Following the commandments doesn’t just make us better people; following the commandments makes it possible for us to live in community. Listen to the next three.

7)        Thou shalt not commit adultery.

6)        Thou shalt not kill.

5)        Honour thy father and thy mother.

Those first six commandments, as we count backward, were on the second tablet Moses brought down from the mountain. He brought these rules to a group of refugees who didn’t see their escape from Egypt as a good thing yet. They were hungry and thirsty, and after many generations – 500 years – of living as slaves, they had learned to abide by the rules of the masters. They didn’t know how to live together as free people.

Moses brought down a law for living to help them learn a new way, and it’s a good way for us, too. The preservation of life, regard for others, a respect for our commitments – add them to truthfulness and good boundaries about what belongs to others and what rightfully belongs to us. These commandments form the basis for living successfully in community.

Moses brought another tablet, as we continue to count backward, and this tablet guides us in our relationship with and to God. These may seem obvious to us and over-familiar to us, but we need to remember that because the Israelites had been slaves in Egypt, they had not been practicing their faith as they would now begin to do together. They knew they had gotten out of Egypt, but they did not know the One, the Lord, who made it possible.

4)        Remember the sabbath day, to keep it holy.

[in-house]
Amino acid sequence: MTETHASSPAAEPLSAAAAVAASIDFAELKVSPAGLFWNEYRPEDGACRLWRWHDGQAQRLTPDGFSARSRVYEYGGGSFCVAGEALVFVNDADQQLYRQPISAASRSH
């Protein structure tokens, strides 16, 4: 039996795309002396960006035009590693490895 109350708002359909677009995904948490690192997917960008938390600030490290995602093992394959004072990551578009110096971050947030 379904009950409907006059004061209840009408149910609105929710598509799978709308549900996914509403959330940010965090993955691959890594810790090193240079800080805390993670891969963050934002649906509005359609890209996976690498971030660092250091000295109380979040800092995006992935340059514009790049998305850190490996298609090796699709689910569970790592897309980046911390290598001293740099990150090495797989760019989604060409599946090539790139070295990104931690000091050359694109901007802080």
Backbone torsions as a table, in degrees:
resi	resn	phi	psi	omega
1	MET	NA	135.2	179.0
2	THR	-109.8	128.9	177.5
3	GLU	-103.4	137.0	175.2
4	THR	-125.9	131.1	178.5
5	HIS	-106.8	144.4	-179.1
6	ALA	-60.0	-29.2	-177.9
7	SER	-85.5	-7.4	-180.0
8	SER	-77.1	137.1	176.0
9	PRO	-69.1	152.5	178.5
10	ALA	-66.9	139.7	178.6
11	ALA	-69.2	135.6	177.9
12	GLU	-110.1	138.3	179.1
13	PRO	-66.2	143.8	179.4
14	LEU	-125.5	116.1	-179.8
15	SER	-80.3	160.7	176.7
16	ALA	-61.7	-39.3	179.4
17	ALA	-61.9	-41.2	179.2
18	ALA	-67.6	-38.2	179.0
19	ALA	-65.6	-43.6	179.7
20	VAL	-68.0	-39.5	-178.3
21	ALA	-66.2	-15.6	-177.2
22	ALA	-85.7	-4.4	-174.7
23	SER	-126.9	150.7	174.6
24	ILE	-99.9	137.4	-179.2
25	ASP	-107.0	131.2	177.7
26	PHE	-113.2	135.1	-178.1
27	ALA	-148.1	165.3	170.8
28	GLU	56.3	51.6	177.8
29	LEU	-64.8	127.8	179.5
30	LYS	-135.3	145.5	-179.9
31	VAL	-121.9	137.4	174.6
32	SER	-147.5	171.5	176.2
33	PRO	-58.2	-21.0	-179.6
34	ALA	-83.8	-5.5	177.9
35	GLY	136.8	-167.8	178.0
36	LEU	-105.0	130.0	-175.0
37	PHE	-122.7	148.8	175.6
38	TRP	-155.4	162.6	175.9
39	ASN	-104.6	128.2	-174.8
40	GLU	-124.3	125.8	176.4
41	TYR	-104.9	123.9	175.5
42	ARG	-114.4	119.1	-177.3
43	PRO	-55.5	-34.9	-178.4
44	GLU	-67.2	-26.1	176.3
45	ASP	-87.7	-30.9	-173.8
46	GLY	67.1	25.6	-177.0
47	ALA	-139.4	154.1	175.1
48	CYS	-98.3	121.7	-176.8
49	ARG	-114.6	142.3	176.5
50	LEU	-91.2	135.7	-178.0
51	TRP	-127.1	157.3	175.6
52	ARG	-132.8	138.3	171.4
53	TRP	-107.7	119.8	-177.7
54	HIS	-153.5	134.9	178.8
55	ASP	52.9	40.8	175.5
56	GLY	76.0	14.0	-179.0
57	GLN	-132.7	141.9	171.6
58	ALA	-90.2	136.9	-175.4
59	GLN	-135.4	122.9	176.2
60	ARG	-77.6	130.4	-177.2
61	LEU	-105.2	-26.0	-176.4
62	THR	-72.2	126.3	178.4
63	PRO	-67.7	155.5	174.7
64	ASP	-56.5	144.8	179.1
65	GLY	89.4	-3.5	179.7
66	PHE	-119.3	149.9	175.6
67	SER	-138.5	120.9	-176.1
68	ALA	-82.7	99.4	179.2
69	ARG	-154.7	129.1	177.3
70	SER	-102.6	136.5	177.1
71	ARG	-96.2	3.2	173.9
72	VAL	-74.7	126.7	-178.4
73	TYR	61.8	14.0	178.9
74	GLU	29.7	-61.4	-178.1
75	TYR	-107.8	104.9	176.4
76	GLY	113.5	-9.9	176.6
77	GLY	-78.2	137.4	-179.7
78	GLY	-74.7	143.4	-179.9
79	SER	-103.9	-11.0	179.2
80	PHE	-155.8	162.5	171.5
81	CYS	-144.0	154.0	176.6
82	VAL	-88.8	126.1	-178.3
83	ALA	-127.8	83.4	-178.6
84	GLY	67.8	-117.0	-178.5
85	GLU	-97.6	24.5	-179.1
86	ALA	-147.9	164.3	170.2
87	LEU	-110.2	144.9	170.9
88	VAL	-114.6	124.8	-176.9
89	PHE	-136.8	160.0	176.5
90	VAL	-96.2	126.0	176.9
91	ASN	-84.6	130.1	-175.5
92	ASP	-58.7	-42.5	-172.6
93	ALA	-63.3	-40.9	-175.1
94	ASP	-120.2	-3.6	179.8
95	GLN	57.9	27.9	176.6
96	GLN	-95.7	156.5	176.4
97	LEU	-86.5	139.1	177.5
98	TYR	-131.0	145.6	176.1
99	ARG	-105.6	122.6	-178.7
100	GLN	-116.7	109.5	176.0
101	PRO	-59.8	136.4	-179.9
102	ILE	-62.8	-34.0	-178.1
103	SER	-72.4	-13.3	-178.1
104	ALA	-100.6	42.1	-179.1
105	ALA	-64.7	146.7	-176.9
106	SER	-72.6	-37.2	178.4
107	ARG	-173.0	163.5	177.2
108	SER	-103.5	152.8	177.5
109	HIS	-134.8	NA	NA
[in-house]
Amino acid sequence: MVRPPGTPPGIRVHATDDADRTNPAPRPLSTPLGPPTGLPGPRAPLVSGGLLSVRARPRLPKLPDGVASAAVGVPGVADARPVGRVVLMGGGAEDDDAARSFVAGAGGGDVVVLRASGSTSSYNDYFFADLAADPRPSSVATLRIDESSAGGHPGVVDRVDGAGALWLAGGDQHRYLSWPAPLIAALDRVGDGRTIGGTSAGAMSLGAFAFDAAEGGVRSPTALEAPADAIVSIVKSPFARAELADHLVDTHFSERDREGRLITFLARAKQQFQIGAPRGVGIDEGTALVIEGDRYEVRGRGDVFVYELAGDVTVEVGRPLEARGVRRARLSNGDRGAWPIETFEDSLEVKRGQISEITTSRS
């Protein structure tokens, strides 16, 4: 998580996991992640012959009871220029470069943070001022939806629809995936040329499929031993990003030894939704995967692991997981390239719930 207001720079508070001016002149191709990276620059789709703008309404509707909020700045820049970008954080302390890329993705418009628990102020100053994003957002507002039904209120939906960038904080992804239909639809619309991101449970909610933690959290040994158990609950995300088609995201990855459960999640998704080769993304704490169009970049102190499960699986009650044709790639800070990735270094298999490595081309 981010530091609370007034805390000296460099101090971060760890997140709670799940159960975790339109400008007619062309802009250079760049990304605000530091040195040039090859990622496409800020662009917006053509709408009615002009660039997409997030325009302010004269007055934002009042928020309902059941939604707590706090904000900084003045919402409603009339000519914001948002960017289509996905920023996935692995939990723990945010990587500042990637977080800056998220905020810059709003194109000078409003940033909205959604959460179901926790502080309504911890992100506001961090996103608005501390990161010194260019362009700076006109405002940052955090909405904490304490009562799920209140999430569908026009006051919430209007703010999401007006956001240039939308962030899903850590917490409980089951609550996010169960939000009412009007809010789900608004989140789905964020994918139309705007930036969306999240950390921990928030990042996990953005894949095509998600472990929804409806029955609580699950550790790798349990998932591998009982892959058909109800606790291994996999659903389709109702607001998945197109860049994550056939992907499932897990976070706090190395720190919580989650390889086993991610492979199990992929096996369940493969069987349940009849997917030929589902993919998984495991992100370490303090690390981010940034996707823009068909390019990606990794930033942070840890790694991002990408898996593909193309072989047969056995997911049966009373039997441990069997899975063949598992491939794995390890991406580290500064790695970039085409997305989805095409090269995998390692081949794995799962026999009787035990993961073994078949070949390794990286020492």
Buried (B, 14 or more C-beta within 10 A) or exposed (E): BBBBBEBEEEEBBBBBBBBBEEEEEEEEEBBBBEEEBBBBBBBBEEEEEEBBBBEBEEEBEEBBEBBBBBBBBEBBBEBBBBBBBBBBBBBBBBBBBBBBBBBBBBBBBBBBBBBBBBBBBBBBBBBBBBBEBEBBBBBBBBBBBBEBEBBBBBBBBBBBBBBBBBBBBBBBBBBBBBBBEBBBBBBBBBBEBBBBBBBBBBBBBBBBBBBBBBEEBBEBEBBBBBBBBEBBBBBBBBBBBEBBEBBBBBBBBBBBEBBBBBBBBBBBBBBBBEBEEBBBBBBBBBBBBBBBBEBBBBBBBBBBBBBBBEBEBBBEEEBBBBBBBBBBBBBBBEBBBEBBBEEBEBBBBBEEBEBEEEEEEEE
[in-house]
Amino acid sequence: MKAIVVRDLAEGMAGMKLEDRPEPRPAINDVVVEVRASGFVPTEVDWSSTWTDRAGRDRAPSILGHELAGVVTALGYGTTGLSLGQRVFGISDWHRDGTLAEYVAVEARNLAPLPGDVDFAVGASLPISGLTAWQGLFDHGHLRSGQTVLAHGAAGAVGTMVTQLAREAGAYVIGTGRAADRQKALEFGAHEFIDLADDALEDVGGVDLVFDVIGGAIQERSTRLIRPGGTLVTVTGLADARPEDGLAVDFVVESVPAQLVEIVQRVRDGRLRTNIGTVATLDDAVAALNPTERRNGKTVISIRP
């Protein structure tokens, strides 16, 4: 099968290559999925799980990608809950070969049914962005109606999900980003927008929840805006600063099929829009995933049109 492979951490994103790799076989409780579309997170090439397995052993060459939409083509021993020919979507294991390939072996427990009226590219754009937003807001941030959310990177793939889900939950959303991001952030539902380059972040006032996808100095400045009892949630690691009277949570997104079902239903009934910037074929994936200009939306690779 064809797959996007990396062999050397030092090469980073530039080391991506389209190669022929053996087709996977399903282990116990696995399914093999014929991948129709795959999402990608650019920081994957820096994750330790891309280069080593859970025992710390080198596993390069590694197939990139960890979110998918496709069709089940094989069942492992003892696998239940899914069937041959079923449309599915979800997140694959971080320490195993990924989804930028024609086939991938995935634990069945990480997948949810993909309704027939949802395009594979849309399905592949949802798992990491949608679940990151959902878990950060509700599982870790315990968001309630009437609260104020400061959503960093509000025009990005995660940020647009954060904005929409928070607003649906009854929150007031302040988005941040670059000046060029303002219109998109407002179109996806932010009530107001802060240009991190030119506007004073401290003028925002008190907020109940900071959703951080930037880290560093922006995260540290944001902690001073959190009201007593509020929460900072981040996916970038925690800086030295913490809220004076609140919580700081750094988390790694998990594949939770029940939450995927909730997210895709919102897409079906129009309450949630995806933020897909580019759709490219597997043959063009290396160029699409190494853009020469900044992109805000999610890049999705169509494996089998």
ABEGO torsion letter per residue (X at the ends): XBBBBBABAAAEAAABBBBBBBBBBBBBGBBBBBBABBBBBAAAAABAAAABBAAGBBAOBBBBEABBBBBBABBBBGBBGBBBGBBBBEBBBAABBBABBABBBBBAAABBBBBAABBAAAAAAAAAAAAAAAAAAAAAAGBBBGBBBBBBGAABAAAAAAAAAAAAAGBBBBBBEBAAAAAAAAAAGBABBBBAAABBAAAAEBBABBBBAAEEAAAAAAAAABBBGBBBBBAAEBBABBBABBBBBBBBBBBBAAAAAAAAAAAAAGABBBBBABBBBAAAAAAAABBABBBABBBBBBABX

As slaves, they didn’t have a day of rest.

3)        Thou shalt not take the name of the Lord thy God in vain.

Don’t take me or my name lightly, says the Lord. I am your God.

2)        Thou shalt not make unto thee any graven image, or any likeness of any thing that is in heaven above, or that is in the earth beneath, or that is in the water under the earth.

A dozen generations lived in Egypt, with its panoply of gods and idols, but this God told them not to make anything else an idol. We remember the story of the golden calf the Israelites made – it actually comes shortly after this. They built an idol because that was the way they saw their masters call upon the gods. Over and over they expressed their anxiety, because for them, this was a new relationship. It was this God, newly revealed, showing power over and over again by delivering them from slavery and leading them to food and water in the wilderness, this God who said:

1)           I am the LORD your God, who brought you out of the land of Egypt, out of the house of slavery; thou shalt have no other gods before me.

Boom.

Straight Toward the Goal
Straight Toward the Goal